> >> >>>>>>>>>>>>>>>>>>> is not something that can be achieved by following a
> >> template,
> >> >>>>>>>>>> it is
> >> >>>>>>>>>>>>>>>>>>>
> >> >>>>>>>>>>>>>> the
> >> >>>>>>>>>>>>>>
> >> >>>>>>>>>>>>>>>>>>> breakthrough in your research into some problem, the
> >> leap. It
> >> >>>>>>>>>>>>>>>>>>>
> >> >>>>>>>>>>>>>> usually comes
> >> >>>>>>>>>>>>>>
> >> >>>>>>>>>>>>>>>>>>> *after* you've collected all the data for your
> >> research using
> >> >>>>>>>>>> some
> >> >>>>>>>>>>>>>>>>>>>
> >> >>>>>>>>>>>>>> other
> >> >>>>>>>>>>>>>>
> >> >>>>>>>>>>>>>>>>>>> unit of analysis.
> >> >>>>>>>>>>>>>>>>>>>
> >> >>>>>>>>>>>>>>>>>> First comes the story, the details, the experiences.
> >>The
> >> >>>>>>>>> question
> >> >>>>>>>>>>>>>>>>>>
> >> >>>>>>>>>>>>>> lying behind the telling of the stories is, "What are we
> >> going to
> >> >>>>>>>>>> do?" The
> >> >>>>>>>>>>>>>> unit of analysis gets defined by the purpose we are
> >>trying
> >> to
> >> >>>>>>>>>> accomplish.
> >> >>>>>>>>>>>>>> Are we trying to get the employer to back off
> >>temporarily?
> >> Are we
> >> >>>>>>>>>> trying
> >> >>>>>>>>>>>>>> get the rule changed? Example:  In a big hospital system
> >>in
> >> >>>>>>> Chicago,
> >> >>>>>>>>>>>>>> clerical workers were no longer allowed to leave an "I'm
> >> going to
> >> >>>>>>> be
> >> >>>>>>>>>> late
> >> >>>>>>>>>>>>>> to work today" or "I have to stay home with my sick kid
> >> today and
> >> >>>>>>>>>> will miss
> >> >>>>>>>>>>>>>> work" message on the answering machines of their
> >> supervisors. We're
> >> >>>>>>>>>> talking
> >> >>>>>>>>>>>>>> about a workforce with hundreds of employees, most of
> >>them
> >> middle
> >> >>>>>>>>> aged
> >> >>>>>>>>>>>>>> minority women -- with grandchildren and extended
> >>families
> >> to be
> >> >>>>>>>>>>>>>> responsible for.  Not being allowed to leave a message
> >>on a
> >> >>>>>>> machine,
> >> >>>>>>>>>> but
> >> >>>>>>>>>>>>>> being required to actually speak to a supervisor in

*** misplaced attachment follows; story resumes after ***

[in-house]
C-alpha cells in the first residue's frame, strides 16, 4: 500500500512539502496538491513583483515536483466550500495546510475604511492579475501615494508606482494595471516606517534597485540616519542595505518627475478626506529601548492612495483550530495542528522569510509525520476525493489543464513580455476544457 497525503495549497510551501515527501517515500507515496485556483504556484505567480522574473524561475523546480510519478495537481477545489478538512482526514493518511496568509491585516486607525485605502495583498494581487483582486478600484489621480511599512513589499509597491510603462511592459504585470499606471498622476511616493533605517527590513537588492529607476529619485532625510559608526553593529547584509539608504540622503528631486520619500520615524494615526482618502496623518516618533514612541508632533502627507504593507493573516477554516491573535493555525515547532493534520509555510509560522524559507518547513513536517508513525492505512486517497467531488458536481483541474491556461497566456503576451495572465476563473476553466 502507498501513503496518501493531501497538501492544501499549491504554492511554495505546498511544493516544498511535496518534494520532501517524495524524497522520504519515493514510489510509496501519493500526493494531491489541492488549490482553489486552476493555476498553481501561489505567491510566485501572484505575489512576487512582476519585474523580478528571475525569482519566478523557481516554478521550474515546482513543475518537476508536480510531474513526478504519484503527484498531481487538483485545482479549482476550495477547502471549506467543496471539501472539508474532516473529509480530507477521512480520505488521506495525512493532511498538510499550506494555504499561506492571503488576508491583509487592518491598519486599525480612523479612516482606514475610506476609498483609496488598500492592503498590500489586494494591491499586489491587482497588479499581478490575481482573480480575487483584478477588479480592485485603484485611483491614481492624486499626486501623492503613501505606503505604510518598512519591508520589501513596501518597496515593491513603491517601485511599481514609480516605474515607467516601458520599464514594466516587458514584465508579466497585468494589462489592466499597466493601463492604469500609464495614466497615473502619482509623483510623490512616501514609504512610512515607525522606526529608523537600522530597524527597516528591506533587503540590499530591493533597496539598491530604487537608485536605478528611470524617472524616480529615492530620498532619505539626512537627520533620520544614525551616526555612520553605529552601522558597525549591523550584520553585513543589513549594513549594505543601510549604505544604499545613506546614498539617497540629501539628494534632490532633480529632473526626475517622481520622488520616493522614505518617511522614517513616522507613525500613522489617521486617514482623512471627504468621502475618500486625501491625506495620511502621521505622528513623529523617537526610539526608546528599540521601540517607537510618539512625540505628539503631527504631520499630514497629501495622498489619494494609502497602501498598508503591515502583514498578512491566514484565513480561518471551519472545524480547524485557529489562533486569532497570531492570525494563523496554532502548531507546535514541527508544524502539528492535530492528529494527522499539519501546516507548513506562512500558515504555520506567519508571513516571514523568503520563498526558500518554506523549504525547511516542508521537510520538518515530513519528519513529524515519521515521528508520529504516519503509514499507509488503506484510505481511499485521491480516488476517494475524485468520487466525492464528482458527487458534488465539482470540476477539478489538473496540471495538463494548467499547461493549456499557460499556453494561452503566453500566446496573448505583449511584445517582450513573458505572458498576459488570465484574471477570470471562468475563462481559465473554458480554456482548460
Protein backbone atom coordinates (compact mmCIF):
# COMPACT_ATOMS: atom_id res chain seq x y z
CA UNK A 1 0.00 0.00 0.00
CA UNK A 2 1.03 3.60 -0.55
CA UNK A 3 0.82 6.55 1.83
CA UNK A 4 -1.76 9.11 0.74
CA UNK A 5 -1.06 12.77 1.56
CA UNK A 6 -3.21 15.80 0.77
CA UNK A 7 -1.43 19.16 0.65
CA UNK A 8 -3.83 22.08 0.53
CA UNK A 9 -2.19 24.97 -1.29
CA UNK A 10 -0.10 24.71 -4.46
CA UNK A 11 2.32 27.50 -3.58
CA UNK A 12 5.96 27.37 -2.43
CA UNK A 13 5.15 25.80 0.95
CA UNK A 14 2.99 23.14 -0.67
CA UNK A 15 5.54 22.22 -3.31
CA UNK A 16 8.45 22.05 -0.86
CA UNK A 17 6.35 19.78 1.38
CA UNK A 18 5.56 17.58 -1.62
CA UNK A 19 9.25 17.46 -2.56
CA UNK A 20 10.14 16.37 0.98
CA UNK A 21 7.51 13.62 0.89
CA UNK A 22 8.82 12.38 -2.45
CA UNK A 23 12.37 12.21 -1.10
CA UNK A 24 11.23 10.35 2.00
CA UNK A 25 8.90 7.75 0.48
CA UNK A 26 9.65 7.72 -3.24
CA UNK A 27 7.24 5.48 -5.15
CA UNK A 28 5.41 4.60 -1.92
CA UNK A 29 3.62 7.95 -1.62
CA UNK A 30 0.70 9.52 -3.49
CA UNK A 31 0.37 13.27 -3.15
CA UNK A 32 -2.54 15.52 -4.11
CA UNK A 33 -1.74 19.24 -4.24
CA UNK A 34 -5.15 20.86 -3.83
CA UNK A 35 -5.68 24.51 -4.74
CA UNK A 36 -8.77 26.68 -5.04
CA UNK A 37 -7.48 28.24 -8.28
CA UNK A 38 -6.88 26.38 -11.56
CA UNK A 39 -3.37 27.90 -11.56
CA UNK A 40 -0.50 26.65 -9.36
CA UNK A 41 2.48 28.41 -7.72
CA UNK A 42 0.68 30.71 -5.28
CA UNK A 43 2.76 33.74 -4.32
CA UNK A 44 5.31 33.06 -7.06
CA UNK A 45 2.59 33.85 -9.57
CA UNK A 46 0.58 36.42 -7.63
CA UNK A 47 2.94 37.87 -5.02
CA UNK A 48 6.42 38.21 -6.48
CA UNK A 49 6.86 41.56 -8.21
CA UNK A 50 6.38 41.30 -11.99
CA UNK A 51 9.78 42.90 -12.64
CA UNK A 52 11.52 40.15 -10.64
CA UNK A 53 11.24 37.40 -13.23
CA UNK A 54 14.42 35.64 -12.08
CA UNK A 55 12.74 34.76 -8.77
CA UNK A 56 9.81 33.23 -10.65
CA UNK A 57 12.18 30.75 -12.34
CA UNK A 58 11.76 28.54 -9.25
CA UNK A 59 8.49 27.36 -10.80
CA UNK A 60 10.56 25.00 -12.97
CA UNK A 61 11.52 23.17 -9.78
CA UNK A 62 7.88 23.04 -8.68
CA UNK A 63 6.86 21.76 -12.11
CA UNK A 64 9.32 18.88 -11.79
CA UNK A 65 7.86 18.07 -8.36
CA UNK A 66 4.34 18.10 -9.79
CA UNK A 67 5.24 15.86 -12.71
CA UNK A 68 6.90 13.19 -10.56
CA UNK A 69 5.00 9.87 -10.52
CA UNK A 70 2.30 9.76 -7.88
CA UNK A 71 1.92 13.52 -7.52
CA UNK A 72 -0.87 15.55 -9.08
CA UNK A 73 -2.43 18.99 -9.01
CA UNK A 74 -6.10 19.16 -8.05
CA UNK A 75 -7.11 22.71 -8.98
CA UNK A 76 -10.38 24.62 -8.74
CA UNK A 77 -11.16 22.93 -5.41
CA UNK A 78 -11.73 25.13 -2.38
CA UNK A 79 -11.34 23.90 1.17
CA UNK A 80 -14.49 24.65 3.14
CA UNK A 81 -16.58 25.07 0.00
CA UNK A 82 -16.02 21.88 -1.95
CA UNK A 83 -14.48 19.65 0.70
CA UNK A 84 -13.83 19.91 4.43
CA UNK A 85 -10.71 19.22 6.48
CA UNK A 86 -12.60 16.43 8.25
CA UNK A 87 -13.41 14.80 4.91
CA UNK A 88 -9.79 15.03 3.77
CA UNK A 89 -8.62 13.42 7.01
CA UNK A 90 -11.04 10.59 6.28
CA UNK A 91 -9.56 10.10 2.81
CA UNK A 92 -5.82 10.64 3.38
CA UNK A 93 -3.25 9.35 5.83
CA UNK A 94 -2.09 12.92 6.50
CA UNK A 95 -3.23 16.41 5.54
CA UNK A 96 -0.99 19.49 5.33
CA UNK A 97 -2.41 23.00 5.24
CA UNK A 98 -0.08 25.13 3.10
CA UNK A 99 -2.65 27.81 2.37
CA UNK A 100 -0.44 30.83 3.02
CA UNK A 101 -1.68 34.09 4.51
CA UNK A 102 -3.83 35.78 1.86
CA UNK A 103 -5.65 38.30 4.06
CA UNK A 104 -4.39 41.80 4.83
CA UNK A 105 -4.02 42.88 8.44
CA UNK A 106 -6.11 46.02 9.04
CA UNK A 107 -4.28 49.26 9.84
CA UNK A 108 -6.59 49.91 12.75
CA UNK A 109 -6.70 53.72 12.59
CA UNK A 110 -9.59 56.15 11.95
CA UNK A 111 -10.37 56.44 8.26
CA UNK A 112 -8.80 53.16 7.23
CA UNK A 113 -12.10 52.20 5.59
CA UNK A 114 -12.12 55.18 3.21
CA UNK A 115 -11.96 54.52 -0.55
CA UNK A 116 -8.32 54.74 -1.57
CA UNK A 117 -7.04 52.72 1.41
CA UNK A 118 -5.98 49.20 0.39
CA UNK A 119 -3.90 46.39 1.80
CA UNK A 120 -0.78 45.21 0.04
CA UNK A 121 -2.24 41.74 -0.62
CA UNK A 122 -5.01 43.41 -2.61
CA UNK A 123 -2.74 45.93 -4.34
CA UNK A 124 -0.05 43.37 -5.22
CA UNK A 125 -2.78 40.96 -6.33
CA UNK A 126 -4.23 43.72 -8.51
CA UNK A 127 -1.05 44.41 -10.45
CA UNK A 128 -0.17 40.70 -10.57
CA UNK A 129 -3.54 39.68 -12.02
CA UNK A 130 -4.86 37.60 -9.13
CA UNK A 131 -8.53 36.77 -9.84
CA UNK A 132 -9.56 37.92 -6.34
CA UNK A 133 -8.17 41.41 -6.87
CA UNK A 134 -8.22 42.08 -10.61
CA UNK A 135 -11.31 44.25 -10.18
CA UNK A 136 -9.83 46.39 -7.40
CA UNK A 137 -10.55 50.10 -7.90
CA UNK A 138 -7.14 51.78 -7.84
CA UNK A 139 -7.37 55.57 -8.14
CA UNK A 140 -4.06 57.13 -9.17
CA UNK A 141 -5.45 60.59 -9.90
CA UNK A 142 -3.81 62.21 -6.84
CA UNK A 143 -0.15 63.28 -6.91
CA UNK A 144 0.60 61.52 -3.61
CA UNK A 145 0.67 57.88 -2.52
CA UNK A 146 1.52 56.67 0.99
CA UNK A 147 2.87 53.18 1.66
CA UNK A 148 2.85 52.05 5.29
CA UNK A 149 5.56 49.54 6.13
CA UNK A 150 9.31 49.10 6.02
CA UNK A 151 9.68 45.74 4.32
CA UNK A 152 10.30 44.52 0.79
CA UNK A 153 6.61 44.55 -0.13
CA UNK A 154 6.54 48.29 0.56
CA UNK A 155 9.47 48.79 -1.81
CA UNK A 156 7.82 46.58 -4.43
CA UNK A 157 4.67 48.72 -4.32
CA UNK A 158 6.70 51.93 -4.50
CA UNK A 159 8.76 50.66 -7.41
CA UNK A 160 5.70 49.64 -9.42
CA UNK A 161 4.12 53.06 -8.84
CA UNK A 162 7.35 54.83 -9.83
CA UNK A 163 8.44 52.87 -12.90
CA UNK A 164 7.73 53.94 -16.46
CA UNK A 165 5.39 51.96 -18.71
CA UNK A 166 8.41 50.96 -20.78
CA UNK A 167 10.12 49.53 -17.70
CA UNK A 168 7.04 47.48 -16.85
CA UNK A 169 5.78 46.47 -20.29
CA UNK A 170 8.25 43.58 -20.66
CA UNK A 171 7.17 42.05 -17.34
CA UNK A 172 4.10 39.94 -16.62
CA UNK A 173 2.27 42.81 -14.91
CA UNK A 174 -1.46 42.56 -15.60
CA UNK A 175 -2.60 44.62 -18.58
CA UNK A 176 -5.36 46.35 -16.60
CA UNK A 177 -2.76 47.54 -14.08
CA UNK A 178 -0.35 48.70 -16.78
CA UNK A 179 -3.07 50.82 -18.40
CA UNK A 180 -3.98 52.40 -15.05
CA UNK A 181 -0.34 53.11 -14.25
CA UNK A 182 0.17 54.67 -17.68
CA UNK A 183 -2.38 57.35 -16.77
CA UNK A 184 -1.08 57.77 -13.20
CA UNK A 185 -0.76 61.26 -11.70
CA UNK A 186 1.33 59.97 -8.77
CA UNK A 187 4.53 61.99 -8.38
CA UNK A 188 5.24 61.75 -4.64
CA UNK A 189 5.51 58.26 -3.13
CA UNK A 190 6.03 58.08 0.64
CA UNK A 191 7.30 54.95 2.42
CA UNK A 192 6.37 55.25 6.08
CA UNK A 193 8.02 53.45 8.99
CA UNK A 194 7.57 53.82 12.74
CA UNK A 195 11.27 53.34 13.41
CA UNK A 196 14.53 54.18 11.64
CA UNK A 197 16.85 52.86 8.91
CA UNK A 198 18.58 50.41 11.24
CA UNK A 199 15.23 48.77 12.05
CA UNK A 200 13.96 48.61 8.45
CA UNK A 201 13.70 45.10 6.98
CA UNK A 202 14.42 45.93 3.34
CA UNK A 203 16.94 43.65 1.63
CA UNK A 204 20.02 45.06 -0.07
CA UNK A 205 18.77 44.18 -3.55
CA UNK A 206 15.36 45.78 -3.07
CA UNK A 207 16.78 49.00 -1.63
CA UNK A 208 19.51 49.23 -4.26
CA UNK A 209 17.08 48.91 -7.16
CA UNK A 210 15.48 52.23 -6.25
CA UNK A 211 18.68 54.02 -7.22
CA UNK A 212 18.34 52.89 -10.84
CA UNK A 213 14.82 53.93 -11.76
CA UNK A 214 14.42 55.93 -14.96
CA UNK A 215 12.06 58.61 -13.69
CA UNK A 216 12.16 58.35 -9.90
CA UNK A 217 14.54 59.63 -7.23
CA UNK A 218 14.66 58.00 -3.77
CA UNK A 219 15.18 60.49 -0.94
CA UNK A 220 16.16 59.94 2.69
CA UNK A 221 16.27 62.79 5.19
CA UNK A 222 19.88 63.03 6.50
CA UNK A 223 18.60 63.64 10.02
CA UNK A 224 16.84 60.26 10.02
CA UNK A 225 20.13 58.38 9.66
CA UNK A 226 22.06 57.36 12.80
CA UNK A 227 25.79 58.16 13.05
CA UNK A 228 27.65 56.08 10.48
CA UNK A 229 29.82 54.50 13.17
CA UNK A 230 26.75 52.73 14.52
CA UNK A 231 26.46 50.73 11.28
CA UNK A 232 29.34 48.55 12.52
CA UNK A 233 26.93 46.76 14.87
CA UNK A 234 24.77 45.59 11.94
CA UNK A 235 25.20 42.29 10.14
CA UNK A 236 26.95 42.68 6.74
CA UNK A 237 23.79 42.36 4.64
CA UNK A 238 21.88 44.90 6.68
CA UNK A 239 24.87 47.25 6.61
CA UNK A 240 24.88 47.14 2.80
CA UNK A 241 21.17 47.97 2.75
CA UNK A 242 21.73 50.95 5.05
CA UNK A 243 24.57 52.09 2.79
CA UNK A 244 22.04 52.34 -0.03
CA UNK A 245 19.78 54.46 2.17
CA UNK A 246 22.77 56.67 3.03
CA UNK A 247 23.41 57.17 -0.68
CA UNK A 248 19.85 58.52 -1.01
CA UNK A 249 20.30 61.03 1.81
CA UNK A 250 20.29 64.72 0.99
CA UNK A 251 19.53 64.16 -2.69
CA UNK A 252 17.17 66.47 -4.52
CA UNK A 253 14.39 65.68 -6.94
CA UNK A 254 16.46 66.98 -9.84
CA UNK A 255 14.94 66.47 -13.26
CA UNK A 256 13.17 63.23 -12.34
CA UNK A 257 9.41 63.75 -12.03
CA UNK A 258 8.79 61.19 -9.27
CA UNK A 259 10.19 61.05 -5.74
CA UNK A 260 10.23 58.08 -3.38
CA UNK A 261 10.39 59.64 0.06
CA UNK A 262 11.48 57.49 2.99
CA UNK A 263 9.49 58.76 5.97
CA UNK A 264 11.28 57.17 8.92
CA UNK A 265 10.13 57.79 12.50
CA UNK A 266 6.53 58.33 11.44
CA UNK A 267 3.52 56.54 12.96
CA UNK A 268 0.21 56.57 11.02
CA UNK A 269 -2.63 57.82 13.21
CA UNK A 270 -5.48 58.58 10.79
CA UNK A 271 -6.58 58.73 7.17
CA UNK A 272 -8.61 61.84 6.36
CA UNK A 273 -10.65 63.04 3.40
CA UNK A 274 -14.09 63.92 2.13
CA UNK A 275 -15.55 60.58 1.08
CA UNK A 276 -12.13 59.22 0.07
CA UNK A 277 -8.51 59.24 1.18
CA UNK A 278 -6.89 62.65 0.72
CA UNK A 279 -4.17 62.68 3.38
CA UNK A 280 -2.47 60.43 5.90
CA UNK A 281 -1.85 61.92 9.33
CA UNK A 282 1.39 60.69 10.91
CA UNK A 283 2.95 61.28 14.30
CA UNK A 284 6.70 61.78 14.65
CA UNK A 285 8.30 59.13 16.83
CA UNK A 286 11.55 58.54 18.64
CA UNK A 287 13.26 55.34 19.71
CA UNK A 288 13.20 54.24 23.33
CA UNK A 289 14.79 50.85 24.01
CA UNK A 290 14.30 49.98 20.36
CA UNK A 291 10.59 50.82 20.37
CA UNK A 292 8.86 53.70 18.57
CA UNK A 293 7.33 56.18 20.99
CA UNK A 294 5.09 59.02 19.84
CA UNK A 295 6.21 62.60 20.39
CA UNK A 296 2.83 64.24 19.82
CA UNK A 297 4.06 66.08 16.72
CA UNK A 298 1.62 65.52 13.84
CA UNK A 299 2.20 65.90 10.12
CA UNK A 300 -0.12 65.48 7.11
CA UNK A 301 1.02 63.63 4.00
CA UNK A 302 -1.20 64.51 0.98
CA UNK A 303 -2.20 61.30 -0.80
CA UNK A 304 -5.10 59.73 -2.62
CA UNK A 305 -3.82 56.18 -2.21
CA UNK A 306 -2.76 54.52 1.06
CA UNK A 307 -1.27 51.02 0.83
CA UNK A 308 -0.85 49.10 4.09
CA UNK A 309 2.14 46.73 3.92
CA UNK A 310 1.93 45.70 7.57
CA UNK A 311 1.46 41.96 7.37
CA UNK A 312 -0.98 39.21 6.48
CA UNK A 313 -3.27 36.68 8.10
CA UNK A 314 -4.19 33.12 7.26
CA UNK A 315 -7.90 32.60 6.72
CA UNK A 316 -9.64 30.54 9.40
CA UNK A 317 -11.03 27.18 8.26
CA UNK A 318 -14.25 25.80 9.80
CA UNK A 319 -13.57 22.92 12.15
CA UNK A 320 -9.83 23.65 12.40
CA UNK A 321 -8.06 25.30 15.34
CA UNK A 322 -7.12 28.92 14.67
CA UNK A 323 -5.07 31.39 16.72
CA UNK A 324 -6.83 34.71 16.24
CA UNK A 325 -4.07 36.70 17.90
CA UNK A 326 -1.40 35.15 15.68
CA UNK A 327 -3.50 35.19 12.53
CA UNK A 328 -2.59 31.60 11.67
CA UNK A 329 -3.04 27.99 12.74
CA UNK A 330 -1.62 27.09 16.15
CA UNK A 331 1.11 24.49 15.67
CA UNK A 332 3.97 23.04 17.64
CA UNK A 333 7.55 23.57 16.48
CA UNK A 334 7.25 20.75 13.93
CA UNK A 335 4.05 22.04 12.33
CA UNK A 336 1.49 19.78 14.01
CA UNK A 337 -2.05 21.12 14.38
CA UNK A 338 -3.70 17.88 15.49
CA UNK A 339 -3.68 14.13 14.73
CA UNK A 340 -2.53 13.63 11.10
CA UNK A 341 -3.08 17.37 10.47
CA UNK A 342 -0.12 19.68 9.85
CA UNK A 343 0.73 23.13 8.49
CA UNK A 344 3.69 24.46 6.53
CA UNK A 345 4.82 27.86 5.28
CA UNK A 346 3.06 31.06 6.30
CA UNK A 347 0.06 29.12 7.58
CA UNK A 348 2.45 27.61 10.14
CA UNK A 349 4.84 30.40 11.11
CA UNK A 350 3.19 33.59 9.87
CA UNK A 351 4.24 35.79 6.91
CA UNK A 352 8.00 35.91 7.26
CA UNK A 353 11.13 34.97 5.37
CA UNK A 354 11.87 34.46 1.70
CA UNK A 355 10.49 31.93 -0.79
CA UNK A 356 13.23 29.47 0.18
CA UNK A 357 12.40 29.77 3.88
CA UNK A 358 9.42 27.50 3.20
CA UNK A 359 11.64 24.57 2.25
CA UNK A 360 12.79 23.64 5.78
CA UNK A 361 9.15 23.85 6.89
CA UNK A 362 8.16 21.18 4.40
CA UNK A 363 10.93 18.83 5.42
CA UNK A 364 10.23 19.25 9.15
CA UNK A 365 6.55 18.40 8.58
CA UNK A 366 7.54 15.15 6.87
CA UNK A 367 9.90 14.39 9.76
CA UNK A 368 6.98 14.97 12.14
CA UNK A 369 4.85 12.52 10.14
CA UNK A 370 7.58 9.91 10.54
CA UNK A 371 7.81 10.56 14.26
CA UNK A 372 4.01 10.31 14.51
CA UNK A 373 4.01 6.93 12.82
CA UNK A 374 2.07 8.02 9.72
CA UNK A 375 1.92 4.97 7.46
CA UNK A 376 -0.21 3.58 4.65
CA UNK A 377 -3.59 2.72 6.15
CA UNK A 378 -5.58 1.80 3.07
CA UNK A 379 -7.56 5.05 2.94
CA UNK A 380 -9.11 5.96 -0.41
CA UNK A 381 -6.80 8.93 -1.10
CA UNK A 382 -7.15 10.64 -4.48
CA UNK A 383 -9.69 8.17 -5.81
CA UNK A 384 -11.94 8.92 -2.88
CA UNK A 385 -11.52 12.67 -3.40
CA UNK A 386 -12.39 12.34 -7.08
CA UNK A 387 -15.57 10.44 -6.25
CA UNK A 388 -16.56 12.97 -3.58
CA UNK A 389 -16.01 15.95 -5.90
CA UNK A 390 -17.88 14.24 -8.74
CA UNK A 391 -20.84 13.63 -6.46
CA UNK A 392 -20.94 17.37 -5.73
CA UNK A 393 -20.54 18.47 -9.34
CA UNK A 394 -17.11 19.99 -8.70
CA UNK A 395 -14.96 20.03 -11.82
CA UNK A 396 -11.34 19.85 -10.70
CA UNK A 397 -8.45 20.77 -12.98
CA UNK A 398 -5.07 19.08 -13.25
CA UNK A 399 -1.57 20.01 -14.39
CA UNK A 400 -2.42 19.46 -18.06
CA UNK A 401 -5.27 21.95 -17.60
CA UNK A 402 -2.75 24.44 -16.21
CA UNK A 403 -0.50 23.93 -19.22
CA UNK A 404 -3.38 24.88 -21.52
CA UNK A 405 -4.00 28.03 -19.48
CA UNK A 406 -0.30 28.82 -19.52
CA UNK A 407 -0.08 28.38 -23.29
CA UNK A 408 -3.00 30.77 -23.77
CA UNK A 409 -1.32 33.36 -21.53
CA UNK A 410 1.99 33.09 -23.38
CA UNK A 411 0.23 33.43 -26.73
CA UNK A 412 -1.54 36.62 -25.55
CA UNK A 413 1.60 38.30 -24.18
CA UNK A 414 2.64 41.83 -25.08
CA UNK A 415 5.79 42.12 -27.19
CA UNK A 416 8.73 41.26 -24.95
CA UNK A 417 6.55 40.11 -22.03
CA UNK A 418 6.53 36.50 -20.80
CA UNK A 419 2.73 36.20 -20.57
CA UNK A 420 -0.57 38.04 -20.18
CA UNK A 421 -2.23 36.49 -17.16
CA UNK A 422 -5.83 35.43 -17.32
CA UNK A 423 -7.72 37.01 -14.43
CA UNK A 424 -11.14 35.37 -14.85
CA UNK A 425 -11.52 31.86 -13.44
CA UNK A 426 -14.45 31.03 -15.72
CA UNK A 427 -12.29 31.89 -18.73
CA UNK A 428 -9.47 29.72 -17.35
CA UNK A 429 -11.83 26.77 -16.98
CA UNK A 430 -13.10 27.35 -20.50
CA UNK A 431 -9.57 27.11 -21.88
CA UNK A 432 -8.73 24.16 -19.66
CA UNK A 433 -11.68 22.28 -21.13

> >>person
> >> who
> >> >>>>>>> would
> >> >>>>>>>>>> then
> >> >>>>>>>>>>>>>> keep a record of the call, was a problem because
> >> supervisors were
> >> >>>>>>>>>> often
> >> >>>>>>>>>>>>>> away from their desks and the whole phone system was
> >> unreliable.
> >> >>>>>>>>>> Also, a
> >> >>>>>>>>>>>>>> lot of workers didn't have cell phones at the time this
> >>was
> >> >>>>>>>>> happening
> >> >>>>>>>>>>>>>> (2004) and pay phones are few and far between, so if
> >> someone it out
> >> >>>>>>>>>> buying
> >> >>>>>>>>>>>>>> more asthma inhalers for a grandkid, making a phone call
> >>is
> >> not
> >> >>>>>>>>> easy.
> >> >>>>>>>>>>>>>>
> >> >>>>>>>>>>>>>>>>>> So, exactly what is the purpose that we're trying to
> >> >>>>>>> accomplish,
> >> >>>>>>>>>>>>>>>>>>
> >> >>>>>>>>>>>>>> here?  To repeal the rule? To fix the phone system?  To
> >> educate
> >> >>>>>>>>>> members of
> >> >>>>>>>>>>>>>> the union and other others about how to respond
> >> collectively to
> >> >>>>>>>>>> something
> >> >>>>>>>>>>>>>> that only affects some of them? To make a profound
> >>change in
> >> >>>>>>> society
> >> >>>>>>>>>> so
> >> >>>>>>>>>>>>>> that middle-aged women are not the primary caretakers of
> >>an
> >> >>>>>>> extended
> >> >>>>>>>>>>>>>> family?  Pick one. Once you've picked one (hopefully, one
> >> that you
> >> >>>>>>>>> can
> >> >>>>>>>>>>>>>> carry out) you can define the unit of analysis and then
> >> reviewing
> >> >>>>>>>>> the
> >> >>>>>>>>>> whole
> >> >>>>>>>>>>>>>> Engestrom triangle and evaluating your strategy becomes,
> >>as
> >> Andy
> >> >>>>>>>>>> says,  a
> >> >>>>>>>>>>>>>> matter of solving puzzles.
> >> >>>>>>>>>>>>>>
> >> >>>>>>>>>>>>>>>>>>> From the employer point of view, asking workers to
> >> actually
> >> >>>>>>>>>> speak to
> >> >>>>>>>>>>>>>>>>>>>
> >> >>>>>>>>>>>>>> a live supervisor makes a certain sense. That's why we
> >>talk
> >> about
> >> >>>>>>>>>> activity
> >> >>>>>>>>>>>>>> system(s), not just one activity system. But they are
> >>often
> >> in
> >> >>>>>>>>>> conflict
> >> >>>>>>>>>>>>>> with each other, which adds to the drama.
> >> >>>>>>>>>>>>>>
> >> >>>>>>>>>>>>>>>>>> Is the data in your study being gathered with some
> >> purpose in
> >> >>>>>>>>>> mind?
> >> >>>>>>>>>>>>>>>>>>
> >> >>>>>>>>>>>>>> Is the purpose the purpose of the children, the purpose
> >>of
> >> the
> >> >>>>>>>>> class,
> >> >>>>>>>>>> or
> >> >>>>>>>>>>>>>> the purpose of the PhdD program?  To me, what would be
> >>most
> >> >>>>>>>>>> interesting
> >> >>>>>>>>>>>>>> would be a comparison between the unit of analysis
> >> (purposes of
> >> >>>>>>>>>> children)
> >> >>>>>>>>>>>>>> and unit of analysis (purpose of classroom). I'll bet
> >> they're not
> >> >>>>>>>>>> identical.
> >> >>>>>>>>>>>>>>
> >> >>>>>>>>>>>>>>>>>> Helena
> >> >>>>>>>>>>>>>>>>>>
> >> >>>>>>>>>>>>>>>>>>
> >> >>>>>>>>>>>>>>>>>> Helena Worthen
> >> >>>>>>>>>>>>>>>>>> helenaworthen@gmail.com
> >> >>>>>>>>>>>>>>>>>>
> >> >>>>>>>>>>>>>>>>>> On Oct 12, 2014, at 10:20 AM, Katerina Plakitsi
> >>wrote:
> >> >>>>>>>>>>>>>>>>>>
> >> >>>>>>>>>>>>>>>>>>
> >> >>>>>>>>>>>>>>>>>>> This problem of the ' unit of analysis' is my
> >>concern
> >> too. I
> >> >>>>>>>>>>>>>>>>>>>
> >> >>>>>>>>>>>>>> supervise
> >> >>>>>>>>>>>>>>